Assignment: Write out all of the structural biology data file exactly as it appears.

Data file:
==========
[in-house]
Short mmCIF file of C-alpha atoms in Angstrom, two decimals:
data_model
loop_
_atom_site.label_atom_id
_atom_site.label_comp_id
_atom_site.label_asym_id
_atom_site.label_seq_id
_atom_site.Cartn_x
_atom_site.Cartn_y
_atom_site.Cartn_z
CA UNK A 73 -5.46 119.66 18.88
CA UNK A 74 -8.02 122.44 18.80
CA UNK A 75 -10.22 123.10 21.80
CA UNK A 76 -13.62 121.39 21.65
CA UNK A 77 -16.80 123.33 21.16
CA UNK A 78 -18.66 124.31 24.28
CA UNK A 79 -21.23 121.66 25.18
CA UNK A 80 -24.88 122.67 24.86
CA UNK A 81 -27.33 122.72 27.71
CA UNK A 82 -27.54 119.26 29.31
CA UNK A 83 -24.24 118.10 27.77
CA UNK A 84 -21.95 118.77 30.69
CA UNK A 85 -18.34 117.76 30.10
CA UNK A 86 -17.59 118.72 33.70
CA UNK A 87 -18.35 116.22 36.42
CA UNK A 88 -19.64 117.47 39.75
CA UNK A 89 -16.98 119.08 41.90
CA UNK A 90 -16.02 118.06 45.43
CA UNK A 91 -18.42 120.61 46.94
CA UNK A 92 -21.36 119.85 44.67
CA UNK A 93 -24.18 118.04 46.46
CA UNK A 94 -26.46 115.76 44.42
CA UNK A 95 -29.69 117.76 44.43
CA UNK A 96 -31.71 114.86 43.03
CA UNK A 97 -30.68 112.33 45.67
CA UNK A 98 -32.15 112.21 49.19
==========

[in-house]
Short mmCIF file of C-alpha atoms in Angstrom, two decimals:
data_model
loop_
_atom_site.label_atom_id
_atom_site.label_comp_id
_atom_site.label_asym_id
_atom_site.label_seq_id
_atom_site.Cartn_x
_atom_site.Cartn_y
_atom_site.Cartn_z
CA UNK A 73 -5.46 119.66 18.88
CA UNK A 74 -8.02 122.44 18.80
CA UNK A 75 -10.22 123.10 21.80
CA UNK A 76 -13.62 121.39 21.65
CA UNK A 77 -16.80 123.33 21.16
CA UNK A 78 -18.66 124.31 24.28
CA UNK A 79 -21.23 121.66 25.18
CA UNK A 80 -24.88 122.67 24.86
CA UNK A 81 -27.33 122.72 27.71
CA UNK A 82 -27.54 119.26 29.31
CA UNK A 83 -24.24 118.10 27.77
CA UNK A 84 -21.95 118.77 30.69
CA UNK A 85 -18.34 117.76 30.10
CA UNK A 86 -17.59 118.72 33.70
CA UNK A 87 -18.35 116.22 36.42
CA UNK A 88 -19.64 117.47 39.75
CA UNK A 89 -16.98 119.08 41.90
CA UNK A 90 -16.02 118.06 45.43
CA UNK A 91 -18.42 120.61 46.94
CA UNK A 92 -21.36 119.85 44.67
CA UNK A 93 -24.18 118.04 46.46
CA UNK A 94 -26.46 115.76 44.42
CA UNK A 95 -29.69 117.76 44.43
CA UNK A 96 -31.71 114.86 43.03
CA UNK A 97 -30.68 112.33 45.67
CA UNK A 98 -32.15 112.21 49.19